Leisure, Lifestyle & Wellness
Pulse Beat
Weight of the Nation
 
Anew film, produced in association with the Institute of Medicine in Washington DC, gives sensible tips about avoiding and preventing obesity which is becoming an epidemic even in our country. In the US, one-third of the population is already obese and the number is growing. Since American junk food is invading India in a big way, this film makes sense. ‘Catch them young’ is the slogan. We must act in childhood to prevent childhood obesity. 
 
Some recommendations in the film are very sensible. All school children must have at least 60 minutes of lessons in physical activity daily. The school lunch should have no junk food and no sugary and preserved food with plenty of salt in it. Sugary drinks should not be sold to children. The same advice holds good for adults.
 
We, in India, will do well to initiate these measures in our schools. India vegetarian food is good for school lunch as well.
 
Cancer Cells To Kill Cancer?
 
The discovery of a rare human antibody has pointed to a way of getting leukaemia cells to kill each other, according to research findings published in Proceedings of the National Academy of Sciences (PNAS) in the US recently.
 
Researchers have stumbled upon a way to make leukaemia cells kill each other. The cells could be converted into NK (natural killer) cells, the most powerful killer cells in the human immune system. NK cells are a type of lymphocyte (a white blood cell) and a component of the innate immune system. Now, they have been able to convert some acute myeloid leukaemia cells into NK killer cells. Researchers think that this might be a safer method of cancer treatment. Let us wait and see. Early results appear encouraging.
 
Daytime Nap Might Improve Memory
 
University of Geneva in Switzerland researchers have studied daytime nap among 31 men and made a surprising observation: Men who had a daytime nap were found to have a better functioning of hippocampus major that deals with memory. This study needs to be replicated to see if this is a real or an accidental finding.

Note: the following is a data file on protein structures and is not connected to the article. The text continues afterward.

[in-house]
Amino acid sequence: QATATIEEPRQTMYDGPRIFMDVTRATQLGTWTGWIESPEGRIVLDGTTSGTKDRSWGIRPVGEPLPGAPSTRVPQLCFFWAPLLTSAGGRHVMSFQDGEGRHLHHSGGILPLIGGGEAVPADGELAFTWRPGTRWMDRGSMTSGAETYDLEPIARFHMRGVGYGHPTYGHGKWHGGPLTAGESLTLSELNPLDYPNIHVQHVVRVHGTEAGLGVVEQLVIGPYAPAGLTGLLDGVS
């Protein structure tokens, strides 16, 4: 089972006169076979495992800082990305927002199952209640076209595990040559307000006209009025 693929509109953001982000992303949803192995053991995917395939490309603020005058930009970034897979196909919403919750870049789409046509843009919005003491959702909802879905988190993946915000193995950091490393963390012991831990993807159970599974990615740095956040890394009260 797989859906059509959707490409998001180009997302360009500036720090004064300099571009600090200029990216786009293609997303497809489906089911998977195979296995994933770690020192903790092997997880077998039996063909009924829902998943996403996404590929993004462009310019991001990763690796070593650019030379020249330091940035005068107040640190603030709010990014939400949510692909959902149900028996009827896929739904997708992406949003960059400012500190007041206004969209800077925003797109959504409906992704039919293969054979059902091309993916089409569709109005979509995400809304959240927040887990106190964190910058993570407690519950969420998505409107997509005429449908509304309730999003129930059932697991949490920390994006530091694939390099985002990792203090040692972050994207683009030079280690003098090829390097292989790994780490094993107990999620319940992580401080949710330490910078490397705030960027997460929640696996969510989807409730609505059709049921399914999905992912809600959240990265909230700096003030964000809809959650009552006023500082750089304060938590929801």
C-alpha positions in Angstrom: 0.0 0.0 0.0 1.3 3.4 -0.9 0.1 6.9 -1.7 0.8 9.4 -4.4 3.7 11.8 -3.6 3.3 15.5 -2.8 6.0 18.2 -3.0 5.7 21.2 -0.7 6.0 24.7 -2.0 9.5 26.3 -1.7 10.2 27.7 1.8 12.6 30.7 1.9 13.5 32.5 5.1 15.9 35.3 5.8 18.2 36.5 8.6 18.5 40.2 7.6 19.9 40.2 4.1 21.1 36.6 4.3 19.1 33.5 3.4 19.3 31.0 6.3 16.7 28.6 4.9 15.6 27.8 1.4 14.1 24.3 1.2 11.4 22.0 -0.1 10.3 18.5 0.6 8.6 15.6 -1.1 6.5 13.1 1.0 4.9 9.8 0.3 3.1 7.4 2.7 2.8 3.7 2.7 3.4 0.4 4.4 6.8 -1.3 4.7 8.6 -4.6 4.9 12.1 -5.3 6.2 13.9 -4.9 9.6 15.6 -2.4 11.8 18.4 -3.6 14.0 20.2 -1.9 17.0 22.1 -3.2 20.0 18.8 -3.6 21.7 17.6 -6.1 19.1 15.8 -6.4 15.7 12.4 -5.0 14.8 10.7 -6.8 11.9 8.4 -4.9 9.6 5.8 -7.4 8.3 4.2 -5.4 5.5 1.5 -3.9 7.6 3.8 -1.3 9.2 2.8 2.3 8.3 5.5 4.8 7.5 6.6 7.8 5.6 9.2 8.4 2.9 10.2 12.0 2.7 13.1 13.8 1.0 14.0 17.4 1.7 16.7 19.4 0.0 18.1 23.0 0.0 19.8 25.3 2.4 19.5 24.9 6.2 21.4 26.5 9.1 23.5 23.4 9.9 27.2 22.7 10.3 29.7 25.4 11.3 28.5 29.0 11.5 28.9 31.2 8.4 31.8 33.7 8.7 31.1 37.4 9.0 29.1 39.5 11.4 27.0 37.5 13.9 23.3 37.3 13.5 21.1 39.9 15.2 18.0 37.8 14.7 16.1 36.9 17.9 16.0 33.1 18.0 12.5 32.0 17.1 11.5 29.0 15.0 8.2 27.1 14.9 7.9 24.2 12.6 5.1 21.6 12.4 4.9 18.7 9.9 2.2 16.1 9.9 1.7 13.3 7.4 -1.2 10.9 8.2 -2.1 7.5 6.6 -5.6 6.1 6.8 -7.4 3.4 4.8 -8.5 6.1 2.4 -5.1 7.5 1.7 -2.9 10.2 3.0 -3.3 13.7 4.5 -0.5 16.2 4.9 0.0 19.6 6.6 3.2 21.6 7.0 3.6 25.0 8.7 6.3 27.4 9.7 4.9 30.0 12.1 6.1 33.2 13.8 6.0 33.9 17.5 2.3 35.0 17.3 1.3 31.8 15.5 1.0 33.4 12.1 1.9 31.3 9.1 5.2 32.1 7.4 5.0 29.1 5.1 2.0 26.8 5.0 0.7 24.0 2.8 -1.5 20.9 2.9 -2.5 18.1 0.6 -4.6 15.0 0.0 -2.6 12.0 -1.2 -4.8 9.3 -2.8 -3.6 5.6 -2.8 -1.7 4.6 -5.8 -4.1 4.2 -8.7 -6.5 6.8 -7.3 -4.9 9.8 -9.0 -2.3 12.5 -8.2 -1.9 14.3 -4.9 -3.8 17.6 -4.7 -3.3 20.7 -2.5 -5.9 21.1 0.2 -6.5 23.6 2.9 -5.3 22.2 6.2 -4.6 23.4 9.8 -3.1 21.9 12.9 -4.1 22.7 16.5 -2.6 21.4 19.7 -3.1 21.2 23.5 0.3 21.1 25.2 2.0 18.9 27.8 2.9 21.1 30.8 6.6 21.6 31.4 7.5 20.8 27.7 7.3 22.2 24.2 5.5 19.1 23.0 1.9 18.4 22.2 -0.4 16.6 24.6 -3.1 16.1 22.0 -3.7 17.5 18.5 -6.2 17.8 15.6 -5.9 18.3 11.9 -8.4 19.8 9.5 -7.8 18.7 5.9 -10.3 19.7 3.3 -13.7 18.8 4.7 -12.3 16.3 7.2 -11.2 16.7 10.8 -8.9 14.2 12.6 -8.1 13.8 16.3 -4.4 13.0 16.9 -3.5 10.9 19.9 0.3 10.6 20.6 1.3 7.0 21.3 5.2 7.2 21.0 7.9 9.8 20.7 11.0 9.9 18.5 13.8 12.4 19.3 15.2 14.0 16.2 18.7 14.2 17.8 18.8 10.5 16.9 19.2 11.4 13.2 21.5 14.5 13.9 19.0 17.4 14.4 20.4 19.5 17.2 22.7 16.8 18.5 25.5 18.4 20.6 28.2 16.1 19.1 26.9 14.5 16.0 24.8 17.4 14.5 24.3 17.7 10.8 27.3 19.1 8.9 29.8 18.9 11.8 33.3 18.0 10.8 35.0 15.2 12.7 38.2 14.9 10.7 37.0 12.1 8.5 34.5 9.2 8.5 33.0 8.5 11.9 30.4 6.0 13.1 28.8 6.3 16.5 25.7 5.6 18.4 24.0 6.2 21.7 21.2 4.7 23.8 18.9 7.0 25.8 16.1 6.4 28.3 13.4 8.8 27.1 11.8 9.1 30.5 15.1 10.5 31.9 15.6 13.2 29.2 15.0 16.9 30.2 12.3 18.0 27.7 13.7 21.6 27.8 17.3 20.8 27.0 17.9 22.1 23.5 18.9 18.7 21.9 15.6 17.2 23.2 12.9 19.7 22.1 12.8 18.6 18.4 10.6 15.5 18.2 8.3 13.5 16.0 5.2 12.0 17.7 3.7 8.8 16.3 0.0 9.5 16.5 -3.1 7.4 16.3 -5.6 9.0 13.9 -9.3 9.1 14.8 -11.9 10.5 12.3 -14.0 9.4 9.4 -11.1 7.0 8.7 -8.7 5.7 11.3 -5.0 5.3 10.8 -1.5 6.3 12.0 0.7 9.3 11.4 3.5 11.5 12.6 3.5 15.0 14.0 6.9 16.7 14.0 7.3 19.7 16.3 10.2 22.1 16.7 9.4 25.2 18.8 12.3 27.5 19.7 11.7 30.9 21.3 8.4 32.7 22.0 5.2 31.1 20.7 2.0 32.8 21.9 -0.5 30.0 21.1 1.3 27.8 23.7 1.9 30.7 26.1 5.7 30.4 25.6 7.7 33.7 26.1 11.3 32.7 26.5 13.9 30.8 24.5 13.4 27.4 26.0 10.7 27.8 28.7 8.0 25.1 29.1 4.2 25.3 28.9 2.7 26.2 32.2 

Alcohol Dangerous in Pregnancy
 
The recent study has shown that consumption of alcohol, in even small doses, during pregnancy could be dangerous to the baby. Many birth defects and abnormalities are related to alcohol ingestion during pregnancy. The American Academy of Paediatrics says that no alcohol is acceptable in pregnancy.
 
Sickness-care Industry Booming
 
Economics of the West shows that one industry that is doing very well is the sickness-care industry. The debt load on the US is about a trillion dollars annually only because of sickness care. They cannot sustain it for long. However, Big Pharma is the biggest beneficiary and they are very happy. 28%of American household expenditure goes towards medical insurance costs. Yet, US has the biggest disease load, among the industrialised nations.
 
America has a surplus of doctors also. It is an irony that America, among Western countries, is the worst as far as human health indices go. This is a warning for India which is aping the American way of life. Prevention is better than cure

User

How Russia Hid Its Doping in Plain Sight

A World Anti-Doping Agency report alleges widespread, widely accepted doping in track and field

 

On Monday, the World Anti-Doping Agency issued a report painting Russia's sports programs as doping machines reminiscent of East Germany's erstwhile state-sponsored drug programs.

 

This year we've written about the use of prescription drugs to enhance performance and why it's so hard to catch dopers. But in Russia, there appeared to be no need for ever-more advanced maneuvering to evade positive tests. In Russia, athletes simply needed cash anda culture that rewarded a no-holds-barred drive for champions.

 

WADA's independent commission report recommended that Russian track and field athletes be banned from the 2016 Summer Olympics, and suggested lifetime sports bans for five coaches and five track and field athletes 2014 among them the gold and bronze medalists from the women's 800 meters at the 2012 Olympics. The report contained a litany of cloak-and-dagger offenses that transcend typical doping violations. Among them:

 

  • Russian secret service agents infiltrated and spied on Moscow's WADA-accredited laboratory during the 2014 Winter Olympics in Sochi, Russia.
  •  
  • A secret, second laboratory in Moscow pre-screened drug testing samples before choosing which to send on to the WADA-accredited lab for official testing.
  •  
  • Grigory Rodchenko, head of the WADA-accredited anti-doping lab in Moscow, was involved in the intentional destruction of 1,417 samples before WADA's independent commission could have them retested. The samples were likely from a range of sports, but are now lost forever.
  •  
  • Rodchenko, the report said, was also involved in extorting Russian athletes in order to cover up their positive drug tests.